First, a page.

Tuesday, September 20, 2011
A Year With Thomas Merton - September 16
A Child and His Candy
I fear the ignorance and power of the United States. And the fact that it has quite suddenly become one of the most decadent societies on the face of the earth. The body of a great, dead, candied child. Yet not dead: full of immense, uncontrolled power. Crazy.
If somebody doesn't understand the United States pretty soon--and communicate that understanding to the United States--the results will be terrible. It is no accident that the United States endowed the world with the Bomb.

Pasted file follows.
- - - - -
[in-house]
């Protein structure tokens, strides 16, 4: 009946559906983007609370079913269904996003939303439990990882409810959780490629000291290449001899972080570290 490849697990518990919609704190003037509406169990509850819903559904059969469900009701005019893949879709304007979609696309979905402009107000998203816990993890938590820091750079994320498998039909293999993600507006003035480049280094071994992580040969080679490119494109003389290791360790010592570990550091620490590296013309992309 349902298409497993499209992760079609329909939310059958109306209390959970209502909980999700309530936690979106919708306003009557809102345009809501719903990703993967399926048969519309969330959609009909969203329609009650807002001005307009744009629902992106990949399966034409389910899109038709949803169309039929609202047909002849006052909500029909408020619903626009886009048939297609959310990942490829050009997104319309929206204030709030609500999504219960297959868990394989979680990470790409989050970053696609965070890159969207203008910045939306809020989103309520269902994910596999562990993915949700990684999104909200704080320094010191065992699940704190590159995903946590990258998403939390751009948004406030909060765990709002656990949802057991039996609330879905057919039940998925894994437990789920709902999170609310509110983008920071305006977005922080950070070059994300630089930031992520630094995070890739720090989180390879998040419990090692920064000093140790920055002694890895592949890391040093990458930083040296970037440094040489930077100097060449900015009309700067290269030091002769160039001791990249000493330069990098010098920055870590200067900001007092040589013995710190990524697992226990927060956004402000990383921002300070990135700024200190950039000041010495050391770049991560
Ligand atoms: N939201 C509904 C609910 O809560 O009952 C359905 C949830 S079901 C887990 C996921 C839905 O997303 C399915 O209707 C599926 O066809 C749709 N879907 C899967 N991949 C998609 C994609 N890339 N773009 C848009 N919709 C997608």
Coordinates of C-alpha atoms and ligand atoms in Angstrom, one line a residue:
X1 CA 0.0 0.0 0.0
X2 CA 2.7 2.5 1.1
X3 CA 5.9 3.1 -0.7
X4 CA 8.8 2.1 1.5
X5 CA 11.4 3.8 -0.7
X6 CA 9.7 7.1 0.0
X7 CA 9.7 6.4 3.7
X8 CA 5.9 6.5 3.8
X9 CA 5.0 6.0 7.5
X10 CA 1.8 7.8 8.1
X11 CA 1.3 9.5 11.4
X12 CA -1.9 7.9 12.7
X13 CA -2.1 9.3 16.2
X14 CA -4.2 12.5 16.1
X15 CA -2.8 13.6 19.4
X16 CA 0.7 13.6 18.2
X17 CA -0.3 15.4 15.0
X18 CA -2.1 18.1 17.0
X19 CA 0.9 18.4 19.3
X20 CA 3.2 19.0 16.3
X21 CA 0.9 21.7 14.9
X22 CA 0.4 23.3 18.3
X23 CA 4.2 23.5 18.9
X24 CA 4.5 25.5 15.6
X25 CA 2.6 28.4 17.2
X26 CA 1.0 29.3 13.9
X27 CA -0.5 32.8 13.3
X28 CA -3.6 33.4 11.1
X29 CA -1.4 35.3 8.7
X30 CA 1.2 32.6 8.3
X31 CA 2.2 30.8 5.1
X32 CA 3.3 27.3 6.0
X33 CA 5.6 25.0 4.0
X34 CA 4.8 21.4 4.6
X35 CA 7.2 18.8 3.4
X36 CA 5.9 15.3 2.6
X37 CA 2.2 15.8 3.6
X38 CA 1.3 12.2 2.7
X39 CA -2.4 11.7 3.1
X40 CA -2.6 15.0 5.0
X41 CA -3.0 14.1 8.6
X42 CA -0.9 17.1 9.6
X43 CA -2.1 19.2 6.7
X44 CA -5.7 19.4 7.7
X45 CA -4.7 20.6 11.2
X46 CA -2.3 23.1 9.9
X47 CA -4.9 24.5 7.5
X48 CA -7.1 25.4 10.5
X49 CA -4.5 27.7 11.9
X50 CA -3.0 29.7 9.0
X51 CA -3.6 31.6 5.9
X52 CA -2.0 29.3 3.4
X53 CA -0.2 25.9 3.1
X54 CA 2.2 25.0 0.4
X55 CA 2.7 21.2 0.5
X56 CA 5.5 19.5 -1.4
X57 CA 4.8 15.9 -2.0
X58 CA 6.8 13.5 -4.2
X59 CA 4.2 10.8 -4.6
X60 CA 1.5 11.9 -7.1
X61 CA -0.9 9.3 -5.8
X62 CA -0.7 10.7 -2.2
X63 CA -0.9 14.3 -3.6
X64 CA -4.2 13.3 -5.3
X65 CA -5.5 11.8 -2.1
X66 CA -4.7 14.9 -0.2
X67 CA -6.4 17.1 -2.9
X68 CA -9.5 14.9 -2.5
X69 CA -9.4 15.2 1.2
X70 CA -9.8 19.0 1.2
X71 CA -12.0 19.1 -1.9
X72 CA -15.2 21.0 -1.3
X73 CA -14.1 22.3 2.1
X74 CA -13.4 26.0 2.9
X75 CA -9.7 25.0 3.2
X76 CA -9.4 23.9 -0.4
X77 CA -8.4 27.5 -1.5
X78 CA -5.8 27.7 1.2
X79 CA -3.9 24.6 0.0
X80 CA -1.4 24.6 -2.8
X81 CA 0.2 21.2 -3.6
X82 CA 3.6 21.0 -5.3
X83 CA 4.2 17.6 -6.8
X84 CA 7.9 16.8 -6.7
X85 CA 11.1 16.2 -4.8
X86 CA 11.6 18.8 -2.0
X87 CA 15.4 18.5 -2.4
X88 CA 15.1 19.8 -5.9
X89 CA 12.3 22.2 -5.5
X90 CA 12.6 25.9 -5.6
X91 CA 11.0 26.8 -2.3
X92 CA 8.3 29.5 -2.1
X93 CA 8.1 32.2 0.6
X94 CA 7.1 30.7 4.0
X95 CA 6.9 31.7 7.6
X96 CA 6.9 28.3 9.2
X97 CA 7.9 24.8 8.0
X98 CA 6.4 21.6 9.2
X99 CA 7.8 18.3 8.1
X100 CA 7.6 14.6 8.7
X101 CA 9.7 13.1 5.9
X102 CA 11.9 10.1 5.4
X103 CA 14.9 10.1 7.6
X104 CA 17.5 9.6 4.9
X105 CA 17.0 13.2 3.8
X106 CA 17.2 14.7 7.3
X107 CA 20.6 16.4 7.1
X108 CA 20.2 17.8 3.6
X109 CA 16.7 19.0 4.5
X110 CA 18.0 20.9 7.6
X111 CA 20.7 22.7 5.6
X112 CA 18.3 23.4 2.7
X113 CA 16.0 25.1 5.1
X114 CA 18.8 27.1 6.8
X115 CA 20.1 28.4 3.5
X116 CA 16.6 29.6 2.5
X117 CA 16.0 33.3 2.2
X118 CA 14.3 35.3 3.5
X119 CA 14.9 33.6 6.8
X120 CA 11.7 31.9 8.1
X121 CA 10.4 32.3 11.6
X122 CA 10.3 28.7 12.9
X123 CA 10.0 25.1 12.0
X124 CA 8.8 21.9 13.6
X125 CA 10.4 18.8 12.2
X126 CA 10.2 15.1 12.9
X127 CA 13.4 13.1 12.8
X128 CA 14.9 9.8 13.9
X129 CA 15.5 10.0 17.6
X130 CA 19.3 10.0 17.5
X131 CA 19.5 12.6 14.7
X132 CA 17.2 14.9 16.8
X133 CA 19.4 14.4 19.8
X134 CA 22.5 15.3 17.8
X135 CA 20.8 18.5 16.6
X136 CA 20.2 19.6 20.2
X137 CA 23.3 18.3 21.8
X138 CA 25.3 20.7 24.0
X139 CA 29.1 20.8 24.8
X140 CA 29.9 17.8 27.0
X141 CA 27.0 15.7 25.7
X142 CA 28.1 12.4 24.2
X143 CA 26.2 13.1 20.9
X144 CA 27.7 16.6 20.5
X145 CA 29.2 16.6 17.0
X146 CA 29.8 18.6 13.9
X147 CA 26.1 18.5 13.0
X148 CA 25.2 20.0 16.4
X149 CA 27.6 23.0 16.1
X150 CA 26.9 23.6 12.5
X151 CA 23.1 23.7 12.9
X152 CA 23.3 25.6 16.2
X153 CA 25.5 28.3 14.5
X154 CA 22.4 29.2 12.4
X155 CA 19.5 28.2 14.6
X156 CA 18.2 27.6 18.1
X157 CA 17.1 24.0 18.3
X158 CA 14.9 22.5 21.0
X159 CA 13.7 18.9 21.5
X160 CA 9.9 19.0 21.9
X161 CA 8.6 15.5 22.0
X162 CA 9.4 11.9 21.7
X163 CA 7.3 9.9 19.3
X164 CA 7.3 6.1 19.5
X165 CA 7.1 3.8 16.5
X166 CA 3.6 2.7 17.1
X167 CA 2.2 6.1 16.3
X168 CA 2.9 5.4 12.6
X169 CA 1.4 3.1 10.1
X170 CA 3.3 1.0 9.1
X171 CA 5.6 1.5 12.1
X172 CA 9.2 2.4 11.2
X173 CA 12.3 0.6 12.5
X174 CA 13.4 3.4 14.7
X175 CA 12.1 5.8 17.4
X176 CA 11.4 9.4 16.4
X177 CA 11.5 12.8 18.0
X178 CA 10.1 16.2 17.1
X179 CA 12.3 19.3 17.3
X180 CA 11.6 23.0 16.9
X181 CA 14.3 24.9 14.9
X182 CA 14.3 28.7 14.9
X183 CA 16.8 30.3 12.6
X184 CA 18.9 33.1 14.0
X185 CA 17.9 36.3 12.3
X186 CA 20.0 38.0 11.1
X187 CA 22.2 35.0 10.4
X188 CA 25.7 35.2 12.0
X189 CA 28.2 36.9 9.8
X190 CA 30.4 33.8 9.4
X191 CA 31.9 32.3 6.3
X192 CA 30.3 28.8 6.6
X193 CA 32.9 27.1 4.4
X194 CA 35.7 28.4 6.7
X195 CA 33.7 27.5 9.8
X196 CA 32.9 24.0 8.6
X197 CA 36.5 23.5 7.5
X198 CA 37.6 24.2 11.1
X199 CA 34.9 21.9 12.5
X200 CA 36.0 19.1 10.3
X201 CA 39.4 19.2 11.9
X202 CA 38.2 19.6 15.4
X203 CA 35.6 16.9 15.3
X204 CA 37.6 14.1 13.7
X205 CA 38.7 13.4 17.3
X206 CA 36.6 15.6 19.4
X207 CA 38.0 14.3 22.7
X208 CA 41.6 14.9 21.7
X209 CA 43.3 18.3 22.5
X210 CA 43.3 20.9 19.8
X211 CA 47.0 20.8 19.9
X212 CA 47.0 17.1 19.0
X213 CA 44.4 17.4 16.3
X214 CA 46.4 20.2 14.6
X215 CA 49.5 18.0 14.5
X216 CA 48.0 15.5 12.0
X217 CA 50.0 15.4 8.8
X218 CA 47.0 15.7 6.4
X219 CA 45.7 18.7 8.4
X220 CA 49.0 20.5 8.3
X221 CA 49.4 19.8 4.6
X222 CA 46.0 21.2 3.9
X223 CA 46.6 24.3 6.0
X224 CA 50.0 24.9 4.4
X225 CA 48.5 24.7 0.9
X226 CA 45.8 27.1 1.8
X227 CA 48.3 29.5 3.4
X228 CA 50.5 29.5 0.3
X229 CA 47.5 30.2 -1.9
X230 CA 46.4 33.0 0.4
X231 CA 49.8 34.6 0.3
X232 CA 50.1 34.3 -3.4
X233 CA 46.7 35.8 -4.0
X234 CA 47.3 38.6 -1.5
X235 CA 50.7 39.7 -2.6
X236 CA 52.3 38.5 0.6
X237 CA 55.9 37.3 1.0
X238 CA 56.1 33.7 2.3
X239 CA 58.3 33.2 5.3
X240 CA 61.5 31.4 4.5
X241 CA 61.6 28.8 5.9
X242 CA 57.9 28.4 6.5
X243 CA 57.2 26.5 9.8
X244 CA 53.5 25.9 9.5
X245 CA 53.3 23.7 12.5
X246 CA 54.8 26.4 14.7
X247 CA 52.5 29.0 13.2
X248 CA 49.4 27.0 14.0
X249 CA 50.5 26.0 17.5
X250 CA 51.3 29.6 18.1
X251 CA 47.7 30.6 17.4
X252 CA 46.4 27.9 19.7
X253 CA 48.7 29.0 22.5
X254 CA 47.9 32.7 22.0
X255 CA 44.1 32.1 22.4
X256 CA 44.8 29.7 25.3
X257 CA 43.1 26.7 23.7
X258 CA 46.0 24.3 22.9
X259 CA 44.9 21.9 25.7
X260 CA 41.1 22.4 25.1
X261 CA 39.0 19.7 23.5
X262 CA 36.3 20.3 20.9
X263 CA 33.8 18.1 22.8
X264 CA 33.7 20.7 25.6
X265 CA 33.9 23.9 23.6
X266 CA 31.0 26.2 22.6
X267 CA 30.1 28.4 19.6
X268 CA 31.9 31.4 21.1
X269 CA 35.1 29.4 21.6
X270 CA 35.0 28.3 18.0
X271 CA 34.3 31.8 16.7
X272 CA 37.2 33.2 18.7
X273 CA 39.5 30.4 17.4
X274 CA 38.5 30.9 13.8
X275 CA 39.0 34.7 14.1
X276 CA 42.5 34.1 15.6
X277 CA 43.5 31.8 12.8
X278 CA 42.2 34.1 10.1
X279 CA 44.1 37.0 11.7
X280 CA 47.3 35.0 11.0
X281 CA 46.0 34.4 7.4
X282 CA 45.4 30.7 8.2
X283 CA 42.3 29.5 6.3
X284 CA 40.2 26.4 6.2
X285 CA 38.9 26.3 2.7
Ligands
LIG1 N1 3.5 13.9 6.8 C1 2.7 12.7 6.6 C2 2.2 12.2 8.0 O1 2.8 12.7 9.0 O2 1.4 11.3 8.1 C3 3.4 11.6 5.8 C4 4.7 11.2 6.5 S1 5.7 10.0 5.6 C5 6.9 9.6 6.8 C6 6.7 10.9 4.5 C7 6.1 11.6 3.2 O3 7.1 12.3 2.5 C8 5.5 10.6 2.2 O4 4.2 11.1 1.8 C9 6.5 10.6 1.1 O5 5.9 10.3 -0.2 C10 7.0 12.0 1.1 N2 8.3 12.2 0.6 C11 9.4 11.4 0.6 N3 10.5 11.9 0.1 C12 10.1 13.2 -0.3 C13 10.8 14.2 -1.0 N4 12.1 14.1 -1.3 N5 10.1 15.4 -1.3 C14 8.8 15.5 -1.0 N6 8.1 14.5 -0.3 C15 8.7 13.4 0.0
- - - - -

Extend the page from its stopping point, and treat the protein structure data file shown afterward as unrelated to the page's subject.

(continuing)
The mixture of immaturity, size, apparent indulgence and depravity, with occasional spasms of guilt, power, self-hate, pugnacity, lapsing into wildness and then apathy, hopped up and wild-eyed, inarticulate and wanting to be popular. You need a doctor, Uncle!
The exasperation of the other nations of the world who know the United States thinks them jealous--for what they don't want and yet what fascinates them. Exasperation that such fools should be momentarily kings of the world. Exasperation at them for missing their great chance--this everyone finds unforgivable, including America itself. And yet what held the United States back was a spasm of that vestigial organ called conscience. Unfortunately not a sufficiently educated conscience. The conscience of a ten-year-old boy, unsure of his parents' standards--not knowing where approval or disapproval might come from!
September 9, 1961, IV.160-61